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Kenya sends a delegation to Haiti to assess security needs, sparking controversy. Critics, including Haitian rights groups and international organizations, question the motive and impact of a potential armed intervention led by Kenya.
Kenya sends a delegation to Haiti to assess security needs sparking controversy Critics including Haitian rights groups and international organizations question the motive and impact of a potential armed intervention led by Kenya

Haitians Reject Kenya’s Plan for Armed Intervention

A Kenyan assessment mission arrived in Haiti’s capital Port-au-Prince on August 20 to evaluate the security situation in the Caribbean country. The 10-member Kenyan mission met with senior officials of the de facto Haitian government, and the visit concluded on August 23. The plan to intervene has been condemned by progressive organizations and rights groups such as the Haitian Democratic Committee, Amnesty International, the Frantz Fanon Foundation, and the Kenyan Revolutionary Socialist League.

The delegation’s visit came weeks after Kenya offered to lead a multinational police force in Haiti to help improve its security and stem gang violence. On July 29, Kenyan Foreign Minister Alfred Mutua said that his country is ready to deploy 1,000 police officers to help train and assist Haiti’s police to “restore normalcy in the country and protect strategic installations.”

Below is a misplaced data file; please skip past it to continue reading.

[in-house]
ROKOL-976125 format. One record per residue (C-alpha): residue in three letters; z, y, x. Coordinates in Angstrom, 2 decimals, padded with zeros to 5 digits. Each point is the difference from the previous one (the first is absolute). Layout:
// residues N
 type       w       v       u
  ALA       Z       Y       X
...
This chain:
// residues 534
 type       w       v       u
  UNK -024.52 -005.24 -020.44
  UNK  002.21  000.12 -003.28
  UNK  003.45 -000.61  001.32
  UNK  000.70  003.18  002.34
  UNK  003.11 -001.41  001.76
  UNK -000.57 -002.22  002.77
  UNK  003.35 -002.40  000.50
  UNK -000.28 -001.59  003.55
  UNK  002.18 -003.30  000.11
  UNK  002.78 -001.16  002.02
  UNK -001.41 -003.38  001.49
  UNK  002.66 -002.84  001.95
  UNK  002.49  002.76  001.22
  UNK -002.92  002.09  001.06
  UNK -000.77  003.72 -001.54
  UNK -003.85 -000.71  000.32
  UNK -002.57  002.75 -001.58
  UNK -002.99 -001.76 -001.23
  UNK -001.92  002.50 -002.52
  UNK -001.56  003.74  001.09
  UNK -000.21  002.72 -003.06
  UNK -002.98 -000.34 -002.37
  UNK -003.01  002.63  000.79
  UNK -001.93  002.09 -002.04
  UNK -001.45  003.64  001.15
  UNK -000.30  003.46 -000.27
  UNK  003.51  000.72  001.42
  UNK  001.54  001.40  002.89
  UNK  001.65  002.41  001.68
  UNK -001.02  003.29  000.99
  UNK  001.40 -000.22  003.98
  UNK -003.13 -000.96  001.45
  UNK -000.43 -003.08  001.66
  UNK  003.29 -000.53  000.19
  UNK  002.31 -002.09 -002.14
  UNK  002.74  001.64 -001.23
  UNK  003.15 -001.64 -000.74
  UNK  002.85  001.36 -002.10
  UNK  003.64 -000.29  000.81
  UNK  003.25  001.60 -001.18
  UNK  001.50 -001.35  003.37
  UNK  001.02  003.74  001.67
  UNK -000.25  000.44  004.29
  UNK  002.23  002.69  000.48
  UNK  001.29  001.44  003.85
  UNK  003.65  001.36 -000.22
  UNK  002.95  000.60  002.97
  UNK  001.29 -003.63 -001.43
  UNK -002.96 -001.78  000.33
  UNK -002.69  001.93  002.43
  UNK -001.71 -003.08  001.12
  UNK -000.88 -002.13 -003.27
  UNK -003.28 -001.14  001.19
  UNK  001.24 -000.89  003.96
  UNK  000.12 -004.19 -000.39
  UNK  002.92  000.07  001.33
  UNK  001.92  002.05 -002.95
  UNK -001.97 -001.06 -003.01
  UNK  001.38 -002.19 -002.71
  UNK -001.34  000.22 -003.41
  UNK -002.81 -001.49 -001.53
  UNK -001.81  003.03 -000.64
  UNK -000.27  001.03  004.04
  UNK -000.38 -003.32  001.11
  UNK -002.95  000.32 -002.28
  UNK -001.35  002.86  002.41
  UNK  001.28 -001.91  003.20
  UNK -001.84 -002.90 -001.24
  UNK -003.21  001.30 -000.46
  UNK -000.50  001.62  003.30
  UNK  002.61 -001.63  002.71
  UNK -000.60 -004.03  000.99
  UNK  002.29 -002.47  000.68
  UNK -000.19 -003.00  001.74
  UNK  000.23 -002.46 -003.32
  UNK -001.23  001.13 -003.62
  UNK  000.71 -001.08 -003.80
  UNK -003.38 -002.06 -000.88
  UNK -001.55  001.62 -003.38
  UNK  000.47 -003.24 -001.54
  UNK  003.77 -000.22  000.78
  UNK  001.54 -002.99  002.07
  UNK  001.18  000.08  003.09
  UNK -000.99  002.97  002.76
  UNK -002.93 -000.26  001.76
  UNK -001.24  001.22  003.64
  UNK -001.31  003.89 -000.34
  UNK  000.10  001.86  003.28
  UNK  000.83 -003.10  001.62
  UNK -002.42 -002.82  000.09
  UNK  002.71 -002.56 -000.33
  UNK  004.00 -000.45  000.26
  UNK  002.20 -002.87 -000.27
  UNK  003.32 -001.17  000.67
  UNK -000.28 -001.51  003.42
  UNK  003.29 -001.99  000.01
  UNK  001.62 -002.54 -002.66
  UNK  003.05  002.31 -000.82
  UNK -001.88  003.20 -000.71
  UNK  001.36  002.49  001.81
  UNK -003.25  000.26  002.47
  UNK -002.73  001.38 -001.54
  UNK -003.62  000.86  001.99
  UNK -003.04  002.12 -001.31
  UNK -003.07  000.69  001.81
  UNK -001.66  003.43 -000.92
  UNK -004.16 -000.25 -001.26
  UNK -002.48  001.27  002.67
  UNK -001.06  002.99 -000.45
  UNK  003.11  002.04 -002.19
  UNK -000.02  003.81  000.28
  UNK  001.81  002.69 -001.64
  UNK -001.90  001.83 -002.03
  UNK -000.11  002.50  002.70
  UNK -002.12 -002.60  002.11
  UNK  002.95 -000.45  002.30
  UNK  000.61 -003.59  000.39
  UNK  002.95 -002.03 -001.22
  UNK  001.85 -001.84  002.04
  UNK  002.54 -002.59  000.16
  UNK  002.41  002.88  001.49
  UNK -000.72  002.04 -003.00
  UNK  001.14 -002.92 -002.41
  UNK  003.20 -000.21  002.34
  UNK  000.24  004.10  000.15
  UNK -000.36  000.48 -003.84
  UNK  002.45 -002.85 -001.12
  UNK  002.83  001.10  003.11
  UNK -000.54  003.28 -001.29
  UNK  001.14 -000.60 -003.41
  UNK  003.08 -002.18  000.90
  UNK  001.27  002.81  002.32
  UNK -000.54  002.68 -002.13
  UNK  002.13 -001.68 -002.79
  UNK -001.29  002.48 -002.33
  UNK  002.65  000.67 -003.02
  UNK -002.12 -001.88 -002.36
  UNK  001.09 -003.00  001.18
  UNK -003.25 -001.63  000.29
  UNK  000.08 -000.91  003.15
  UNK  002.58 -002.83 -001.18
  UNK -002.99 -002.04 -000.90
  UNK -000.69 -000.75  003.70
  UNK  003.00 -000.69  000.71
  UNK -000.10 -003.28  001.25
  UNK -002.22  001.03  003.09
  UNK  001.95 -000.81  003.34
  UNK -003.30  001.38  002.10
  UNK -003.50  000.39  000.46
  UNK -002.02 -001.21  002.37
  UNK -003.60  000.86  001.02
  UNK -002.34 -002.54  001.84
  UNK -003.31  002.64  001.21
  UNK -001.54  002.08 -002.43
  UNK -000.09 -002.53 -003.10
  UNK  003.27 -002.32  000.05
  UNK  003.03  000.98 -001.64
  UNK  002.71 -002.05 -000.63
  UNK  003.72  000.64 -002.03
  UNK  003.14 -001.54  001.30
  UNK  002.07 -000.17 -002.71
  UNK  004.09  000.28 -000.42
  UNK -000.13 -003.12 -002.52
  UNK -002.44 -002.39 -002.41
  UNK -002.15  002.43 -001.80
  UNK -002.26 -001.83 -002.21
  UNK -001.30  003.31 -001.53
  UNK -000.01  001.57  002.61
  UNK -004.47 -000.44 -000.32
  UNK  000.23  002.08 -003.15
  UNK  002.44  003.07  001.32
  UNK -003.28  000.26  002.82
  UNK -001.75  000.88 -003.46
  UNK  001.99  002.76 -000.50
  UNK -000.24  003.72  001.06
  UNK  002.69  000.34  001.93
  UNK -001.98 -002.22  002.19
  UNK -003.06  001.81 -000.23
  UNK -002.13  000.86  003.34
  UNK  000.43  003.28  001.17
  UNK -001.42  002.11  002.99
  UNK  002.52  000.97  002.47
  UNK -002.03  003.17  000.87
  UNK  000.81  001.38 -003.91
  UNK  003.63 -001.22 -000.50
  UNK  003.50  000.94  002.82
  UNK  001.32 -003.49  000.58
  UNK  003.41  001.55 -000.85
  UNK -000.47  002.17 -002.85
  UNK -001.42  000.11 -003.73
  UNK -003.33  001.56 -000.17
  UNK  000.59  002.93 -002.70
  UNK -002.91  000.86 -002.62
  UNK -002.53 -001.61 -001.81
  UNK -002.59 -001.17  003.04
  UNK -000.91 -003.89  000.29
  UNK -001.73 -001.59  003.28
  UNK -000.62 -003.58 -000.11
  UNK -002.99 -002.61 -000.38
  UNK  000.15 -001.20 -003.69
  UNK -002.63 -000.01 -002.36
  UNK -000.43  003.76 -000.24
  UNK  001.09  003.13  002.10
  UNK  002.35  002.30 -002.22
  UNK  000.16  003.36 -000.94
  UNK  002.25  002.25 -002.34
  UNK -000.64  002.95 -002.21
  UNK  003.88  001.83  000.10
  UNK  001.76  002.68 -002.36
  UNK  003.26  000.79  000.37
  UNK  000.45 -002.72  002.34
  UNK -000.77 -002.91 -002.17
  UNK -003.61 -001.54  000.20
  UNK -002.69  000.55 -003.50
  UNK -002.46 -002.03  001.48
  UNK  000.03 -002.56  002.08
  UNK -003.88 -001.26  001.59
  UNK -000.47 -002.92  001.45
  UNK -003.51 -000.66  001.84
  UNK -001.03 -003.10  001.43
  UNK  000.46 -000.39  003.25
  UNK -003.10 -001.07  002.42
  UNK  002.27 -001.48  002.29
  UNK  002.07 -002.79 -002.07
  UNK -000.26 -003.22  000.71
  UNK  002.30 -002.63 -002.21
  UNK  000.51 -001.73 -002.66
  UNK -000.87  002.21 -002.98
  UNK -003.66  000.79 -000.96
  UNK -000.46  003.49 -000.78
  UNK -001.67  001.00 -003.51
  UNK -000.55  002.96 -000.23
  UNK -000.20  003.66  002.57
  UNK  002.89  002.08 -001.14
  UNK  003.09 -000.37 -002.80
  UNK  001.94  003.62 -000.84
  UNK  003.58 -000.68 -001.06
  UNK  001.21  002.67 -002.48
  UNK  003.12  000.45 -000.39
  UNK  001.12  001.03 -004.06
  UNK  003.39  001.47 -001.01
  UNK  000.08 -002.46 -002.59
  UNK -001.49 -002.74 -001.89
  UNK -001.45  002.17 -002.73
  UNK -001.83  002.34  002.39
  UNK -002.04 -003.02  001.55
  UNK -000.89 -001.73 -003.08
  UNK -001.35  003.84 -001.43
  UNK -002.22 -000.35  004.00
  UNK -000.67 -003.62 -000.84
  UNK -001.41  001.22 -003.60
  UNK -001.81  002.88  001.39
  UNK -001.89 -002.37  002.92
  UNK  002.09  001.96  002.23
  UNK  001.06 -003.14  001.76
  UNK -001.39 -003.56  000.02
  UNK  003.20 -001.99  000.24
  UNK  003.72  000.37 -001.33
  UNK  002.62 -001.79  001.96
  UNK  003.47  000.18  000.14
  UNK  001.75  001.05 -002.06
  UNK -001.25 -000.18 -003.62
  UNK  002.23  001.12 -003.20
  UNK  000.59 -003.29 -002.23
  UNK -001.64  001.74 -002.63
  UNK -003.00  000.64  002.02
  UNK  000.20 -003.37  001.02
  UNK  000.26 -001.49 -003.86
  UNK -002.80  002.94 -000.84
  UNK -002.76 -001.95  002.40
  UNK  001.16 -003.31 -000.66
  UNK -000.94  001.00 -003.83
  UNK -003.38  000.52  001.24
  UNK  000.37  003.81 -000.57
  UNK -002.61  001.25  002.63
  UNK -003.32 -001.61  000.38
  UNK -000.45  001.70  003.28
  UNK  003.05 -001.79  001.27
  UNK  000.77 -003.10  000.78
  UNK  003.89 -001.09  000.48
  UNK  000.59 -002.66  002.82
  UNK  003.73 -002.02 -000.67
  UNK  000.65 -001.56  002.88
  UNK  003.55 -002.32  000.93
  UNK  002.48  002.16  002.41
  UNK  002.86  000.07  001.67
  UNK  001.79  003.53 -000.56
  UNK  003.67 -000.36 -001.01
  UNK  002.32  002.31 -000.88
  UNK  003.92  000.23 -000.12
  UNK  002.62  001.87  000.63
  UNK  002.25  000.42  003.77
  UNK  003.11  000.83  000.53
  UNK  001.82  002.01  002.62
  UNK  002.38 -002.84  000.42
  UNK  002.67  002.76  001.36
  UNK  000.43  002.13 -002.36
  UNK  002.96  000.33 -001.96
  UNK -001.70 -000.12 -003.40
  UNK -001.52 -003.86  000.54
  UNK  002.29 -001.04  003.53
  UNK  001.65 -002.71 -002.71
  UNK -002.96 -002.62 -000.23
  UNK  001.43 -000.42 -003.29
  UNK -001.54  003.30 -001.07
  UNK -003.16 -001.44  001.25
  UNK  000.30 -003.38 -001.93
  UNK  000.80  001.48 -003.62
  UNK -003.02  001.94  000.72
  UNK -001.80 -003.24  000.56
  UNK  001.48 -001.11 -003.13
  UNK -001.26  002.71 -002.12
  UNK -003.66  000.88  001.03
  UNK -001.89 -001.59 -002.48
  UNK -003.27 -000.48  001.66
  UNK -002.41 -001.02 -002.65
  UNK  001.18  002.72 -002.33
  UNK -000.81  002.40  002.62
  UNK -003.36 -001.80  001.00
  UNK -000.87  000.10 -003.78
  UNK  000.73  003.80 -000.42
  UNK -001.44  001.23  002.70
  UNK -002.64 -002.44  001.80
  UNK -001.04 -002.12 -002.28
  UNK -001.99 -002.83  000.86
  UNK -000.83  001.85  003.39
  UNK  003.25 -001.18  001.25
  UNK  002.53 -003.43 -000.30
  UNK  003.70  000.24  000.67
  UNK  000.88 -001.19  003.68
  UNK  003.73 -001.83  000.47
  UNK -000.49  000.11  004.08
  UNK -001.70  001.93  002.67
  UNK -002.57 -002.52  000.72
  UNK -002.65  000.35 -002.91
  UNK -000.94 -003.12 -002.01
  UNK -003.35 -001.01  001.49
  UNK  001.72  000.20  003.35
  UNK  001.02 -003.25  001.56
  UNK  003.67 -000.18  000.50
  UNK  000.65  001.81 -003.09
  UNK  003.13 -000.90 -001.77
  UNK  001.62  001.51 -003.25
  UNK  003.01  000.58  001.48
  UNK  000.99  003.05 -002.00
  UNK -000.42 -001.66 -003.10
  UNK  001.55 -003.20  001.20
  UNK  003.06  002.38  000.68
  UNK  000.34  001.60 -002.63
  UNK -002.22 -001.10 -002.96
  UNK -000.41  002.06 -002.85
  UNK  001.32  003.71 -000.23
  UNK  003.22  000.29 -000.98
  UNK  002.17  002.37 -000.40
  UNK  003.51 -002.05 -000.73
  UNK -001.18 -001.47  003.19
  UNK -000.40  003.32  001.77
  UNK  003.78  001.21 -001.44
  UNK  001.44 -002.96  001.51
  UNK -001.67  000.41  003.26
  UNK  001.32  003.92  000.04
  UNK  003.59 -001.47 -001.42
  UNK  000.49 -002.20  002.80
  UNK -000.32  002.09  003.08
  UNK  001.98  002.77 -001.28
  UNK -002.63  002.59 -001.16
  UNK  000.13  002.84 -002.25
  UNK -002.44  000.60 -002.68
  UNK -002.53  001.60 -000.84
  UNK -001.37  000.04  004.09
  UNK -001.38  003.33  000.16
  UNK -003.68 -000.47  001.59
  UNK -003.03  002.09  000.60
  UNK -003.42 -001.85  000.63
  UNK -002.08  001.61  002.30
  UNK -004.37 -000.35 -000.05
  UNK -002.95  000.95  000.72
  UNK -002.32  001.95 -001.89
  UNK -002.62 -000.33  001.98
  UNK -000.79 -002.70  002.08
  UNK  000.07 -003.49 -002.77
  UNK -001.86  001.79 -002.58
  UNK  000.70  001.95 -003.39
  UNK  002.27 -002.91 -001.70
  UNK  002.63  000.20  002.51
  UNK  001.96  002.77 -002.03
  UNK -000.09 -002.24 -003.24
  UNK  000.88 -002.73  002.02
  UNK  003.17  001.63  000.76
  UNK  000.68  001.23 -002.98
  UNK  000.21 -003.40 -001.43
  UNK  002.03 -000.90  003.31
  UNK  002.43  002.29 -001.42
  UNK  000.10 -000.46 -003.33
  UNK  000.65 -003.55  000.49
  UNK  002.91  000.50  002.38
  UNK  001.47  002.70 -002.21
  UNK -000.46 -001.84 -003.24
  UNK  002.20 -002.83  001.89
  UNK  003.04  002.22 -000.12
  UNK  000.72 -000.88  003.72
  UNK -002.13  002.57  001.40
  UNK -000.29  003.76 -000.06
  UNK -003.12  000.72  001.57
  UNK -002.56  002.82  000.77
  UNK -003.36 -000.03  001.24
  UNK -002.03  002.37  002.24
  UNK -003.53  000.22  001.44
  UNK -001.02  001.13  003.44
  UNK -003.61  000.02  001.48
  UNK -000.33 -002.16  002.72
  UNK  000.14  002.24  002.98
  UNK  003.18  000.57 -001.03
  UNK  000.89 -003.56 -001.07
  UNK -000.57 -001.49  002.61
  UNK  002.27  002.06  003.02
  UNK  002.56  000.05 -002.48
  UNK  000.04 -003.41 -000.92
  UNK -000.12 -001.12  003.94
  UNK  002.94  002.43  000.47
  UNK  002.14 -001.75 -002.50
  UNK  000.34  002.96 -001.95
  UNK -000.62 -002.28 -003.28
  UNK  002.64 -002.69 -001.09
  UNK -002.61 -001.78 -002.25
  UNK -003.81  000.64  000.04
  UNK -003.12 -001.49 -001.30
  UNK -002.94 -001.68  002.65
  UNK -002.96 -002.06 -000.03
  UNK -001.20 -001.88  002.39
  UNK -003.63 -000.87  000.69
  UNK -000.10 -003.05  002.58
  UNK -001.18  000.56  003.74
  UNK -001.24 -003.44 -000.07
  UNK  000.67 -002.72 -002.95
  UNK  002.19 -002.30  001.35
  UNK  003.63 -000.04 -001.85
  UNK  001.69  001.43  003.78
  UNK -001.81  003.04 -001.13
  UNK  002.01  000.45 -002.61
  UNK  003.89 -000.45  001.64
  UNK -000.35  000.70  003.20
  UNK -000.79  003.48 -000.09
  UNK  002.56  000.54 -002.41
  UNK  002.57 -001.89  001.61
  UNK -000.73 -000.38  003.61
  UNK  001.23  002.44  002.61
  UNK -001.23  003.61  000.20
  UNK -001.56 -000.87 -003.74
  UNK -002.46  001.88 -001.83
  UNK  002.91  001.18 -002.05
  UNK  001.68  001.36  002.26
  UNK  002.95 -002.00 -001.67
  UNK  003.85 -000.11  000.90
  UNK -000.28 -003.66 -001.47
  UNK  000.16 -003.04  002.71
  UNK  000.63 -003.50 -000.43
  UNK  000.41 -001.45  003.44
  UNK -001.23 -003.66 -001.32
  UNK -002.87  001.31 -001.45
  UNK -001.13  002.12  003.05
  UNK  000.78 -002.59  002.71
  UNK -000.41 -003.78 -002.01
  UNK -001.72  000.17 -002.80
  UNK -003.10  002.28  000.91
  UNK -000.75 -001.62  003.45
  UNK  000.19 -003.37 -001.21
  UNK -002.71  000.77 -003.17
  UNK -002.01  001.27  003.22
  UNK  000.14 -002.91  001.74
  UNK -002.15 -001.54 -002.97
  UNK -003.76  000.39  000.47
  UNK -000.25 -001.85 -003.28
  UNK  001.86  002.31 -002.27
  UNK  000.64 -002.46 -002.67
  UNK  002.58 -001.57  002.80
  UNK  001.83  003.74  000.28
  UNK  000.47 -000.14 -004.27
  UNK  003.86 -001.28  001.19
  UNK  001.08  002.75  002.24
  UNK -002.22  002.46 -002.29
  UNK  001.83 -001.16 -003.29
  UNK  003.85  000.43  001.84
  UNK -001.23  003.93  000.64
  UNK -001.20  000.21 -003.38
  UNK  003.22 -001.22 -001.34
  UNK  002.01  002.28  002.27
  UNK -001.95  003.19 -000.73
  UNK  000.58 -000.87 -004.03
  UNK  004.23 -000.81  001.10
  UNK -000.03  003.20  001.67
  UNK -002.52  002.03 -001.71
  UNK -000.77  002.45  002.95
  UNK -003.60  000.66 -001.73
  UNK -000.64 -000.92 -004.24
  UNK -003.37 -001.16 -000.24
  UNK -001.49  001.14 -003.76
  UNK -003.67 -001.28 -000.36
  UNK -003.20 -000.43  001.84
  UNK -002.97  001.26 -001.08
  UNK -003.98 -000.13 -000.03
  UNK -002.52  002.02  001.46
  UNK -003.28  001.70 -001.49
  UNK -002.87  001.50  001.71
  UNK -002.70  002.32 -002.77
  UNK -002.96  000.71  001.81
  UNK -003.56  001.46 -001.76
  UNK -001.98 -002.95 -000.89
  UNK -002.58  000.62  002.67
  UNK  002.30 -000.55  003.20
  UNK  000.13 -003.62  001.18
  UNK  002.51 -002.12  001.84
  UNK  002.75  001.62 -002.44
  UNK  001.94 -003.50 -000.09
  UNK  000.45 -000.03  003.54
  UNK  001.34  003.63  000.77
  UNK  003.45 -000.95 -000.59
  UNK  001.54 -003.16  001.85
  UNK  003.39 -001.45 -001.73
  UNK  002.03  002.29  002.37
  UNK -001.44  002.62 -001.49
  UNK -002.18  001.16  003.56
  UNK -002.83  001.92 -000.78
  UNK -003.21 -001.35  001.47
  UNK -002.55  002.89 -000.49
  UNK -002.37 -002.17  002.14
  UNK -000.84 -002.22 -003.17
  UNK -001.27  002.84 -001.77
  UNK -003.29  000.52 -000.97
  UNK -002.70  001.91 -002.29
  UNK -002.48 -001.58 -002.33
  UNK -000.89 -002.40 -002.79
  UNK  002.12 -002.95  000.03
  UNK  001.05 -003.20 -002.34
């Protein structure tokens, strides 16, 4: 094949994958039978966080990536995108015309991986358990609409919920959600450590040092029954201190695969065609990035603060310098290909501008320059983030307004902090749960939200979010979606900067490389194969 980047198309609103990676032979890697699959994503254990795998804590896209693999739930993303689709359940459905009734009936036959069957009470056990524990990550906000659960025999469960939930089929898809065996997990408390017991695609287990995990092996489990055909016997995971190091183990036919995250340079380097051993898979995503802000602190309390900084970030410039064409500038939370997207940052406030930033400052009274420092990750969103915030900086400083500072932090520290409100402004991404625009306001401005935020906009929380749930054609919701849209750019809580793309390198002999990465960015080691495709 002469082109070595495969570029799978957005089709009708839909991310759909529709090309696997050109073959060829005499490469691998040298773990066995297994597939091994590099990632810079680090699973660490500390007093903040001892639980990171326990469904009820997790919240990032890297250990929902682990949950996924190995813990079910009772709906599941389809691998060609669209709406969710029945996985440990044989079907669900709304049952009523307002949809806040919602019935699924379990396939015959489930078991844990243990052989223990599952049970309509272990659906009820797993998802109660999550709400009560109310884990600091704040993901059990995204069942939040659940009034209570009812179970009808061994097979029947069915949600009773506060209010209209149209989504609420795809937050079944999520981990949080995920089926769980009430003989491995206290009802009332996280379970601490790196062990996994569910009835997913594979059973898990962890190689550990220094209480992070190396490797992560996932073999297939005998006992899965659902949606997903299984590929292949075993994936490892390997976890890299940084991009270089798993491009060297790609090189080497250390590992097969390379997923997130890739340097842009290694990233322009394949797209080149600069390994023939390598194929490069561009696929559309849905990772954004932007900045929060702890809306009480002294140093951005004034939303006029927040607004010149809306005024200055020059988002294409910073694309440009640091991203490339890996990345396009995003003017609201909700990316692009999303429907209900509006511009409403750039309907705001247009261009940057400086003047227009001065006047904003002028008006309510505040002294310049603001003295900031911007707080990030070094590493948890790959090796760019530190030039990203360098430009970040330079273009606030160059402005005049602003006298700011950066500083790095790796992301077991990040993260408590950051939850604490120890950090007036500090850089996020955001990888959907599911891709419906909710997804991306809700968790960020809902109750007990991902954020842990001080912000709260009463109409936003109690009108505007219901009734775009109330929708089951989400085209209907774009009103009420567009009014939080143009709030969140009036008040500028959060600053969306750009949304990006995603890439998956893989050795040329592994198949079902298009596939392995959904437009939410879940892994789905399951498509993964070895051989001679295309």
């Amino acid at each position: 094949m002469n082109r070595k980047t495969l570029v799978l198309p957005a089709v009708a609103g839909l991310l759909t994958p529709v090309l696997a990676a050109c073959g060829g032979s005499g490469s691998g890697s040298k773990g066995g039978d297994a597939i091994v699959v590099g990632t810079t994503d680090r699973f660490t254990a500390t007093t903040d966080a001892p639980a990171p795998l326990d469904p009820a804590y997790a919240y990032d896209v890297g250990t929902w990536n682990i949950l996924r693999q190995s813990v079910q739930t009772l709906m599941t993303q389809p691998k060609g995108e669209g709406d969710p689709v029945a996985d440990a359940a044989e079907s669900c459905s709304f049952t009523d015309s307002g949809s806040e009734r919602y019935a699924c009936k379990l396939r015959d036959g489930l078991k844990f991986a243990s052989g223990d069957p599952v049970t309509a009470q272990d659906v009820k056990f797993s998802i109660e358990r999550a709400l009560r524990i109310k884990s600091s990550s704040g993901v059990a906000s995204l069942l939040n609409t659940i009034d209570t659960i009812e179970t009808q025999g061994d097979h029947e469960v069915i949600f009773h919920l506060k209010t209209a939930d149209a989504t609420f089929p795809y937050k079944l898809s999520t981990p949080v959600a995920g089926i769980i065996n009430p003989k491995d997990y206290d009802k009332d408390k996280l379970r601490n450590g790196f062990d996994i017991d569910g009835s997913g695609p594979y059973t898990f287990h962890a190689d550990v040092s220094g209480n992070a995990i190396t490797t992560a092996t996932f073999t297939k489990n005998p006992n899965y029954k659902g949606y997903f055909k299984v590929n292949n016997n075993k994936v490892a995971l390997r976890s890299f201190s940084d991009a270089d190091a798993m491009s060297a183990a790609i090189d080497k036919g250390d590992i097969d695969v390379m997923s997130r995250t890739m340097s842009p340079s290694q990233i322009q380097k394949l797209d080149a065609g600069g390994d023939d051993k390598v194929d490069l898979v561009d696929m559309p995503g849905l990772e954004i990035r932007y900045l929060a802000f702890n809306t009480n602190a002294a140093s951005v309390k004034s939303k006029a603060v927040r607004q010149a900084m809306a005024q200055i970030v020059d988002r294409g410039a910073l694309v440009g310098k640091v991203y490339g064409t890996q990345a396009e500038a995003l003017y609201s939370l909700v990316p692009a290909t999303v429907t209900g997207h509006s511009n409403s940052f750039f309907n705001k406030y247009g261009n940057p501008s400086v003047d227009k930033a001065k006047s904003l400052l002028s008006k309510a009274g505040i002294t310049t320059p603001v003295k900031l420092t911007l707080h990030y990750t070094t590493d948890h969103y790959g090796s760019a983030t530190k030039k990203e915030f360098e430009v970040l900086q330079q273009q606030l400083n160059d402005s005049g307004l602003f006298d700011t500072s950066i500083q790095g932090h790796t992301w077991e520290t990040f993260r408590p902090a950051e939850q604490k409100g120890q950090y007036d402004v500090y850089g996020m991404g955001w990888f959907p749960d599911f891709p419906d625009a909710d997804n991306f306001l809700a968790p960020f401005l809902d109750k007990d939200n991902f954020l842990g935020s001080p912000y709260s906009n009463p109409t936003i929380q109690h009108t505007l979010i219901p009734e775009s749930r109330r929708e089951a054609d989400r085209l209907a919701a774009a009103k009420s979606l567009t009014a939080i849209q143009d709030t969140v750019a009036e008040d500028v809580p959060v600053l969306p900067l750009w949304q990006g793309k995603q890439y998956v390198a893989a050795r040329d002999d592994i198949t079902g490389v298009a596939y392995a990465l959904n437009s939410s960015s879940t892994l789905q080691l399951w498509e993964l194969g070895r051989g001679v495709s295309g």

Kenya’s proposal came in response to the Henry government’s official request to the UN for international military assistance to fight criminal gangs. At the time, several countries backed the prospect of sending a multilateral force to Haiti. However, no country stepped forward to lead the intervention.

Haitian movements have objected to the plan, citing the severe issues caused by previous foreign military interventions in the country. They also condemned the international community for supporting Henry. In 2021, the latter assumed office following the assassination of the previous de facto president Jovenel Moïse and in the same year indefinitely postponed the long overdue presidential and legislative elections. They also held Henry and the ruling far-right Haitian Tèt Kale Party responsible for the economic, social, political, and institutional crises facing the country.

Henry Boisrolin, a member of the Haitian Democratic Committee, pointed out that “1,000 policemen obviously cannot solve the issue of insecurity. In other words, the presence of those 1,000 policemen—in case they arrive in Haiti—would be to protect the leaders and institutions, not the Haitian people. This is clear.”